how to keep birds off hummingbird feeder

The past few weeks, we’ve been writing about keeping your hummingbird feeders free from pesky ants and flying insects. One of our readers brought up another threat to hummingbird feeders, other birds.

Orioles are known for raiding hummingbird feeders, but they’re not the only ones. Woodpeckers, House Finches and other species tend to invade hummingbird feeders for a chance to drink the sweet nectar. And when these bigger birds eat the nectar, they usually scare away the hummingbirds, which defeats the whole purpose.

One of the best solutions is to simply get more feeders. If you mind having orioles coming to your hummingbird feeders, you can buy feeders especially for them. Oriole feeders are essentially the same as hummingbird feeders, but they can accommodate fruits and jelly as well as nectar. For woodpeckers, you can also put up suet feeders for them to get nutrition. You can do the same thing with other feeders, depending on the species hanging around your hummingbird feeders. Remember to make sure they’re always full, so the birds don’t have to turn to your other feeders for food.

Small, perchless feeders essentially keep out every bird except hummers because most birds need to perch while eating. A simple feeder like the Opus Glass Hummingbird Feeder requires the birds to be in flight while drinking the nectar. A larger bird like the woodpecker wouldn’t be able to mob the small feeder. You can also trim down the perches on your existing feeders.

Even if the feeder itself doesn’t have a perch, sometimes birds are able to perch on top of the feeder or grab onto the wire that holds it up. You can put a standard baffle or create your own makeshift one out of an old CD.

If you have separate feeders for orioles and woodpeckers, but they’re still going to the hummingbird feeders, try separating them. Putting them farther apart will make it less tempting for an oriole to move over and target the hummingbird feeder.

Provide Other Feeders to Use Instead

If you feed hummingbirds, you probably don’t mind if other birds move into your yard; all you really want is to maintain your little hummingbird companions nearby. Because of this, one of the greatest ways to keep hummingbirds around is to provide feeders for your neighbors who steal nectar.

Find out which bird species are stealing the nectar from the hummingbirds and give them a special feeder of their own. For instance, orioles enjoy eating fruit as well, and nectar and fruit are frequently provided in bird feeders made specifically for them. Another frequent offender is woodpeckers. Since woodpeckers typically prefer to eat suet, having suet feeders available will help discourage them from using hummingbird feeders for food.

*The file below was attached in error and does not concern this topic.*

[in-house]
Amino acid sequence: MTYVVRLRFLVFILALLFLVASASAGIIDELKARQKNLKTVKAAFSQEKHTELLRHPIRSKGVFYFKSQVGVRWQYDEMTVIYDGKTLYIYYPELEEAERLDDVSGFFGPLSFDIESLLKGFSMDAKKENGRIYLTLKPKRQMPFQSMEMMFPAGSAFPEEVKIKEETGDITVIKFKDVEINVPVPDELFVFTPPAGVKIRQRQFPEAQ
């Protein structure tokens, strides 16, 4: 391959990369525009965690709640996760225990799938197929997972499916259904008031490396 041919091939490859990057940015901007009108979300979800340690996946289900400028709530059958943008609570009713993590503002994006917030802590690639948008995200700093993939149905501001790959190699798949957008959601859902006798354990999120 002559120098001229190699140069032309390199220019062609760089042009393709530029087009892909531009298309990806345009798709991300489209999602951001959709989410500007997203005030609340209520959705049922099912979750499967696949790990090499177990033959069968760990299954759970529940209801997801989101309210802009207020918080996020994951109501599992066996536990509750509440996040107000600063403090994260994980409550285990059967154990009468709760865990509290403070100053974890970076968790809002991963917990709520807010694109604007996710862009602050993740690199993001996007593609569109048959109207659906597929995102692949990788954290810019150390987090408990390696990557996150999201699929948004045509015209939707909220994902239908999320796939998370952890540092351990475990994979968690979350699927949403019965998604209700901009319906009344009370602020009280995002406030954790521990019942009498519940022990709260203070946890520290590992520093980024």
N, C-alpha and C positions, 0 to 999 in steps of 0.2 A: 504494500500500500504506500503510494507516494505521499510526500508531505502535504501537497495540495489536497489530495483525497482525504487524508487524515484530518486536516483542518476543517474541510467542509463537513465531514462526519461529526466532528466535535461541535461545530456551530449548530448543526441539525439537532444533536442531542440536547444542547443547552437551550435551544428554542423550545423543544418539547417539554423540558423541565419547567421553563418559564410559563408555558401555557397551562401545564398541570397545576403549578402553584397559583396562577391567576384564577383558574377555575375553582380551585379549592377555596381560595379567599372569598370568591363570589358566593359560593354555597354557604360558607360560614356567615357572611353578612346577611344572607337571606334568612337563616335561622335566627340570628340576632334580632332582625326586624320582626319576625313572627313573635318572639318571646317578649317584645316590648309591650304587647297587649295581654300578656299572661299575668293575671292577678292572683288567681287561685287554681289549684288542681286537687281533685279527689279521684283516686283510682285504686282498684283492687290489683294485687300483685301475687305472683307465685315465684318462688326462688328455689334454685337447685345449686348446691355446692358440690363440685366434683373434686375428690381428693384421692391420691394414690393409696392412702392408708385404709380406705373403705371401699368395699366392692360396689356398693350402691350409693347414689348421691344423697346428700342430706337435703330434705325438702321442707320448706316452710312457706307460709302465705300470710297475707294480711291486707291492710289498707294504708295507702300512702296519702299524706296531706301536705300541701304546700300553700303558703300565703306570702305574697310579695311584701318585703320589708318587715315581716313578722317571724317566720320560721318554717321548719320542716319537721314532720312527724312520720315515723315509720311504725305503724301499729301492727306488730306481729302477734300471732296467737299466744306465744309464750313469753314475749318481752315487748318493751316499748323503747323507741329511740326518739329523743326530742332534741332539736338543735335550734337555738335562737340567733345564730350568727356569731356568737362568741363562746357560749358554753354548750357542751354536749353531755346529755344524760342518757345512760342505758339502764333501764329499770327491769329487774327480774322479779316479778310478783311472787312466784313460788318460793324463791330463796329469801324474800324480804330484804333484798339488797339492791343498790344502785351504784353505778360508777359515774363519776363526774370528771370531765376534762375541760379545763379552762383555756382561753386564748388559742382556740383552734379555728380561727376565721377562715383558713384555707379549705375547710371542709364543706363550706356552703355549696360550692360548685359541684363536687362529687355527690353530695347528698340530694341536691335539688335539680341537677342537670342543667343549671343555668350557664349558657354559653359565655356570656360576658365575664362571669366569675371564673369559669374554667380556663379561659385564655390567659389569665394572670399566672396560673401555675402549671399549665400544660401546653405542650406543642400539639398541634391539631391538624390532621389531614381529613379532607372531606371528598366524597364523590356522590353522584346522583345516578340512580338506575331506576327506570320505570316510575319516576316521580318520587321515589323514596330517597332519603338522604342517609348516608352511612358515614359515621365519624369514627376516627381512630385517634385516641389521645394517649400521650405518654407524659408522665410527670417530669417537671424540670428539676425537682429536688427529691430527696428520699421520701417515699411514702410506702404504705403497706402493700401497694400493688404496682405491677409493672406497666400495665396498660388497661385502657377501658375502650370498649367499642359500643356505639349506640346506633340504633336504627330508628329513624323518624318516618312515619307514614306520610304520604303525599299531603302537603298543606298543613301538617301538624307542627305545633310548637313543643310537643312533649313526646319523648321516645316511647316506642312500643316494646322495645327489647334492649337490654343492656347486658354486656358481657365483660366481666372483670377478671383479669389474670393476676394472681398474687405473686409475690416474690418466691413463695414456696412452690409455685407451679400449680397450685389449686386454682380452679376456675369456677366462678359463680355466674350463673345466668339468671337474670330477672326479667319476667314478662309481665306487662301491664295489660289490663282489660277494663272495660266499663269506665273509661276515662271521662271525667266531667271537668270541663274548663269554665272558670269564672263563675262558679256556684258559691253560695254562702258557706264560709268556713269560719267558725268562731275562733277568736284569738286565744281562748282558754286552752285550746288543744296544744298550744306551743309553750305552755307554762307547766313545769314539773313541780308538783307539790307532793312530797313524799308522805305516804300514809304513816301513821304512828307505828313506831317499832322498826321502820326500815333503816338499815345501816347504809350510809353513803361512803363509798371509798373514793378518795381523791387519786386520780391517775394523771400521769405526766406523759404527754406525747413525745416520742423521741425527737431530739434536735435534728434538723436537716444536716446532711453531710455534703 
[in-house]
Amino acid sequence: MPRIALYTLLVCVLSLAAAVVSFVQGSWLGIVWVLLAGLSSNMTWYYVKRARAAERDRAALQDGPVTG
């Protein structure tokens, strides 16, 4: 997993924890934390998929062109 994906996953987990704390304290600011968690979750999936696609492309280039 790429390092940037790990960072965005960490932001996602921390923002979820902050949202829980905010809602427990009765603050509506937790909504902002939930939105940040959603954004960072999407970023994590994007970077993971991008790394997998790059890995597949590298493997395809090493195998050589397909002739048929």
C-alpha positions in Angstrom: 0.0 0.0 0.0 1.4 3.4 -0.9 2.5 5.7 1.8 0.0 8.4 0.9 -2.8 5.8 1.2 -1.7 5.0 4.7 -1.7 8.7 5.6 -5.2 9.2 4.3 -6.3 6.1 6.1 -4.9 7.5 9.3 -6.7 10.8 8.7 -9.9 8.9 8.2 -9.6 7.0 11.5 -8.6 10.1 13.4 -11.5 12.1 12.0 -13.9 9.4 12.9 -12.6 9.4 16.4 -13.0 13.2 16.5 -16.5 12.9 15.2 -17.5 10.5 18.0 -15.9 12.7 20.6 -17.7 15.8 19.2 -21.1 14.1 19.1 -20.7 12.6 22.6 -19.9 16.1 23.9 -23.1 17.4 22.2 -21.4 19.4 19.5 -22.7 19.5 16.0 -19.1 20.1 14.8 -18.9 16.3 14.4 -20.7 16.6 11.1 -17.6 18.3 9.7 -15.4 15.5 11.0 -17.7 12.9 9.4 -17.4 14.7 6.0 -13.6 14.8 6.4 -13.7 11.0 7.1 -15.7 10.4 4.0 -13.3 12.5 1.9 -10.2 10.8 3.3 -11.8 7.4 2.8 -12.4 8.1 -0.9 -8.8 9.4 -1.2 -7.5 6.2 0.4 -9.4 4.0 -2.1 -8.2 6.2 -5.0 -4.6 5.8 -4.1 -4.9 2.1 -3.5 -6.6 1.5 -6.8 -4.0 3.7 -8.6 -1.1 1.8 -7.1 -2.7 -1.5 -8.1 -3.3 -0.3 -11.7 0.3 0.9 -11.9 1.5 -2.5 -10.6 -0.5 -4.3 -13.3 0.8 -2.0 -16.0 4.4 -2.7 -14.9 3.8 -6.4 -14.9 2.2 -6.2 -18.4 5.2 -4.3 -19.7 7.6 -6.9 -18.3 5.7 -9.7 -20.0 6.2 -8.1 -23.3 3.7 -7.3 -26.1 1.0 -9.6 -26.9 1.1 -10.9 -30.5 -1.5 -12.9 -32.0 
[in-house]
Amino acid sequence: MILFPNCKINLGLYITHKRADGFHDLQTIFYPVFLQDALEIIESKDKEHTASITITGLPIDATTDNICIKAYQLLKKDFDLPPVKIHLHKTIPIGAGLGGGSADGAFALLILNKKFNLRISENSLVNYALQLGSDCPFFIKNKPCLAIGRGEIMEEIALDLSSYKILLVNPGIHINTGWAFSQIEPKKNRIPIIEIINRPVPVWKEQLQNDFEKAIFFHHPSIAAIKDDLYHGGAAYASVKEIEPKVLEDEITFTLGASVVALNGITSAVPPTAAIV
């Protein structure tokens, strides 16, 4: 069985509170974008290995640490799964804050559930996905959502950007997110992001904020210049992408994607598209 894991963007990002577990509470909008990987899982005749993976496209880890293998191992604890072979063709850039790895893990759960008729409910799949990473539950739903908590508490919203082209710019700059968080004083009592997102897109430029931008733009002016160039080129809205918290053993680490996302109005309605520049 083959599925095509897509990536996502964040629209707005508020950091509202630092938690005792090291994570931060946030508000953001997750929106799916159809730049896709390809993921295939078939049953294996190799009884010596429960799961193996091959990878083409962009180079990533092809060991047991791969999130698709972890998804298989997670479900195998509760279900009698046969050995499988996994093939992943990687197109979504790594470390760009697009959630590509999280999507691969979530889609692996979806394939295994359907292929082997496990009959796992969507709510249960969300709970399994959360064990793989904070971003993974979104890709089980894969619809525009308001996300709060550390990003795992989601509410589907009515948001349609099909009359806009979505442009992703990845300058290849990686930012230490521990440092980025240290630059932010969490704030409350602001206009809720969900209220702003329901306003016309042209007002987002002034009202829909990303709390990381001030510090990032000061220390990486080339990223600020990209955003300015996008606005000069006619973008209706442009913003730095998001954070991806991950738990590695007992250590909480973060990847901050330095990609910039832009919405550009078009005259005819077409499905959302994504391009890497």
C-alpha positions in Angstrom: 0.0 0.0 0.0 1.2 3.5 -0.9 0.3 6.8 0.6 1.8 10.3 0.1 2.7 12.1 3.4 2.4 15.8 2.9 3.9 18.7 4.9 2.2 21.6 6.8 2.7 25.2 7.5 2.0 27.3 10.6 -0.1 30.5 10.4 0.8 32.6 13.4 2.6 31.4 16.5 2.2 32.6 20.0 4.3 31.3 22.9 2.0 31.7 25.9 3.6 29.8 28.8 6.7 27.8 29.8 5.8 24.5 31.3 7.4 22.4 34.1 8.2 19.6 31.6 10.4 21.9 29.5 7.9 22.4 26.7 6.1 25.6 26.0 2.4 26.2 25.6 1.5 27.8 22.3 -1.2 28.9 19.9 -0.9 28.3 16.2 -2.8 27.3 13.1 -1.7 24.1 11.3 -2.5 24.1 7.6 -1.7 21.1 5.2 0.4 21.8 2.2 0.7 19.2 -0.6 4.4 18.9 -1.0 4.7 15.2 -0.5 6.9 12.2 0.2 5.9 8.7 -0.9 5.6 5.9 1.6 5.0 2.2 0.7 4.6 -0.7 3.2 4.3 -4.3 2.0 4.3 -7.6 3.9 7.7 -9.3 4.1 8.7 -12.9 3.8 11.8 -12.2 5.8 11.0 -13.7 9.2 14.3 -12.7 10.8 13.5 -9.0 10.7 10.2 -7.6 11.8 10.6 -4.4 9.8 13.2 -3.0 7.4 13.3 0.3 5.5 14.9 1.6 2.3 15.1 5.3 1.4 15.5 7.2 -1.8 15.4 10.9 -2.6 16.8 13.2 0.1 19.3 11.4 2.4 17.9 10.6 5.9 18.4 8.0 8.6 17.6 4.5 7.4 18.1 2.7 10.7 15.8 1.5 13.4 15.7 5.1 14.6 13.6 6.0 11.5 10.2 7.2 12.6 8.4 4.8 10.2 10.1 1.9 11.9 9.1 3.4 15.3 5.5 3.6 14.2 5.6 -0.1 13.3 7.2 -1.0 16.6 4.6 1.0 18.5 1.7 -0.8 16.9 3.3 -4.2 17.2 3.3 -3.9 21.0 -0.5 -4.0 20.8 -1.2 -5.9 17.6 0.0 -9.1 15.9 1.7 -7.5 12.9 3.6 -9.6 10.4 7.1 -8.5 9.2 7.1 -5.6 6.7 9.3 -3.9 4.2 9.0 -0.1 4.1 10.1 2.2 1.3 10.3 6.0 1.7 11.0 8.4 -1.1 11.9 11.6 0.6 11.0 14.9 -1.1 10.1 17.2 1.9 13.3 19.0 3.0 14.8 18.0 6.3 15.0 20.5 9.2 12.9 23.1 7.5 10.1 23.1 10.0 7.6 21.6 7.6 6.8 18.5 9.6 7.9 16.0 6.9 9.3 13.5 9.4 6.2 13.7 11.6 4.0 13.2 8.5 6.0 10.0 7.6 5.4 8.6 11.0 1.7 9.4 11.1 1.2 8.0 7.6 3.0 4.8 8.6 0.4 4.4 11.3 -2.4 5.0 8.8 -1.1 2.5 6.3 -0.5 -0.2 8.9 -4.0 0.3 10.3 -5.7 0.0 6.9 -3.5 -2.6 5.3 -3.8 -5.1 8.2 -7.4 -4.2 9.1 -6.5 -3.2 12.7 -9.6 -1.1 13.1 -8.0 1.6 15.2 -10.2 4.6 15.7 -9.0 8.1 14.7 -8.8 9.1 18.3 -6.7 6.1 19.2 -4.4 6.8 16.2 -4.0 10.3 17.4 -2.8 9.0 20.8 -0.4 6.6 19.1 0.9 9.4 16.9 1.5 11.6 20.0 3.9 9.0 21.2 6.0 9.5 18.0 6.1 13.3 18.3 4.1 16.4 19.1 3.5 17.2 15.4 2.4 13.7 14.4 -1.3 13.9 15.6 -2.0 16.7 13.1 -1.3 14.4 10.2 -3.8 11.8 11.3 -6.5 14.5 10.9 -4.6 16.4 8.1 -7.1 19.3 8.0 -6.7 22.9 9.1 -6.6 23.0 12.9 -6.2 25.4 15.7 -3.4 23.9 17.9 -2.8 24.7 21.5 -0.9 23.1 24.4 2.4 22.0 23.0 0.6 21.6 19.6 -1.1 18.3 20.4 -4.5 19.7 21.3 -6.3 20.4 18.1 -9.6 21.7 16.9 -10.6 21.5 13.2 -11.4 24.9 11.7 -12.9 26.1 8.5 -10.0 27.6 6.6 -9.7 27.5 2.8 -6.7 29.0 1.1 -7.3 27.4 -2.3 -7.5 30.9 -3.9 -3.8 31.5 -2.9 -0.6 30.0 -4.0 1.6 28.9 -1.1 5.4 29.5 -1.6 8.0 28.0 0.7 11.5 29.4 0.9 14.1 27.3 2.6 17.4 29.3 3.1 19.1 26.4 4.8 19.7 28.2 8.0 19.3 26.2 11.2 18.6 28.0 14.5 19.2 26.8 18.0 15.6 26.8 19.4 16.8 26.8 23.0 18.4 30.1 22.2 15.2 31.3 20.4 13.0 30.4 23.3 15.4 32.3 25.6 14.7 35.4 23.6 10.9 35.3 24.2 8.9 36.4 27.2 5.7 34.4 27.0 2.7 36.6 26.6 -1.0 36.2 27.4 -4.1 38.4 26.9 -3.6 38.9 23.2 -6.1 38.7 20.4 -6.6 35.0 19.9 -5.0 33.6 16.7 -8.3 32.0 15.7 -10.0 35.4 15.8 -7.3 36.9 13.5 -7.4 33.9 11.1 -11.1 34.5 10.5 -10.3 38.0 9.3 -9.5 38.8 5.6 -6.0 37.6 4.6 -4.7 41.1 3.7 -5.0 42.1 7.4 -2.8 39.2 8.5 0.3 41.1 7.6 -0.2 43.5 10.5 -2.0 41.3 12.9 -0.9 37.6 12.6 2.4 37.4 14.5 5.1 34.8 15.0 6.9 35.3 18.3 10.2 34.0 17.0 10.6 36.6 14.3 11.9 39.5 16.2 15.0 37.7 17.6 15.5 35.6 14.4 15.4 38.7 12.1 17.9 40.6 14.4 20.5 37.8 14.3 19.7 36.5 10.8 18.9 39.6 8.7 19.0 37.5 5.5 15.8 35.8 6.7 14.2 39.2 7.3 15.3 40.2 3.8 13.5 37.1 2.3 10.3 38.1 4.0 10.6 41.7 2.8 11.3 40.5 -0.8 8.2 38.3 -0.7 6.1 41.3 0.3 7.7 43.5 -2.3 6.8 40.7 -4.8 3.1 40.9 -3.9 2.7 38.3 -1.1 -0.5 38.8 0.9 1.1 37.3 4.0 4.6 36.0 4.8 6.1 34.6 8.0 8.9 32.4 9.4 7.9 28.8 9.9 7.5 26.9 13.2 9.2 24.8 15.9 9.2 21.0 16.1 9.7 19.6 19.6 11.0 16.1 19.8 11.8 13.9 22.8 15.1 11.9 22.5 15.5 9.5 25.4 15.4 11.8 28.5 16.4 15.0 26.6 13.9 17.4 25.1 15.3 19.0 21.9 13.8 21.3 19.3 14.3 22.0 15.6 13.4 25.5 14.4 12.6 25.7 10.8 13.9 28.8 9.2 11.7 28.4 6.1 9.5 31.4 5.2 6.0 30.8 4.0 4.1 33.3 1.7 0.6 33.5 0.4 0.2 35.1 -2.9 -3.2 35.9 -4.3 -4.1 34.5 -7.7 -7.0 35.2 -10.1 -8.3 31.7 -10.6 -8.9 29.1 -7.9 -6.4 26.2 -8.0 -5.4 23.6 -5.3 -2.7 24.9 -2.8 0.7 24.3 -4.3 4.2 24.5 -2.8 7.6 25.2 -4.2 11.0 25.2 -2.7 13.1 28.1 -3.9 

Sometimes birds are able to perch on top of the feeder or cling to the wire supporting it, even though the feeder itself lacks a perch. You can install a conventional baffle or construct a homemade one using an old CD.

Although hummingbird feeders are frequently raided by orioles, they’re not the only ones Hummingbird feeders are frequently invaded by Woodpeckers, House Finches, and other birds who want to taste the delicious nectar. Furthermore, the entire purpose is defeated when these larger birds scare off the hummingbirds after they consume the nectar.

We’ve been writing for the past few weeks about how to keep flying insects and bothersome ants away from your hummingbird feeders. Another danger that other birds pose to hummingbird feeders was mentioned by one of our readers.

With the exception of hummers, small, perchless feeders effectively keep out all birds because most require perches to perch while feeding. When using a basic feeder such as the Opus Glass Hummingbird Feeder, the birds must be in flight in order for them to consume the nectar. The small feeder wouldn’t be able to support a large bird like the woodpecker. Also, you can reduce the height of the perches on your current feeders.

Increasing the number of feeders is one of the best solutions. If the sight of orioles at your hummingbird feeders bothers you, you can purchase feeders designed specifically for them. Hummingbird feeders and oriole feeders are nearly identical, but oriole feeders can hold fruits and jelly in addition to nectar. You can also install suet feeders so that woodpeckers have access to food. Depending on the species congregating near your hummingbird feeders, you can repeat the process with other feeders. Always make sure they are full to prevent the birds from having to go to your other feeders in search of food.

How to Keep Birds Away From the Hummingbird Feeder

It can be difficult to keep other birds away from your hummingbird feeder. Many bird species like to use hummingbird feeders because nectar is high in energy. Many species of birds Fruit-loving orioles, cunning woodpeckers, and sly house finches are frequently spotted sipping nectar from hummingbird feeders.

However, there are a few ways to deter birds from visiting the hummingbird feeder: either supply the other birds with food, use hummingbird feeders that are inaccessible to other birds, or use both strategies at once.


Why are birds drinking from my hummingbird feeder?

The birds might be hogging the hummingbird feeders now because it’s cold and they’re looking to pack on more weight as insulation. As it warms up, they’ll feed more on seeds and insects.

How do you protect hummingbirds from other birds?

Design a Garden to Keep Hummingbirds Safe Trellis-trained vertical vines and hanging baskets containing nectar flowers keep feeding hummingbirds away from ground predators. Thorny shrubs near the garden provide a safe space.

Why are regular birds at my hummingbird feeder?

But hummingbirds aren’t the only animals that like it sweet: Bears, insects, and other birds often co-opt nectar feeders for their own gain. Some intruders, like chickadees and orioles, are a bonus for birders.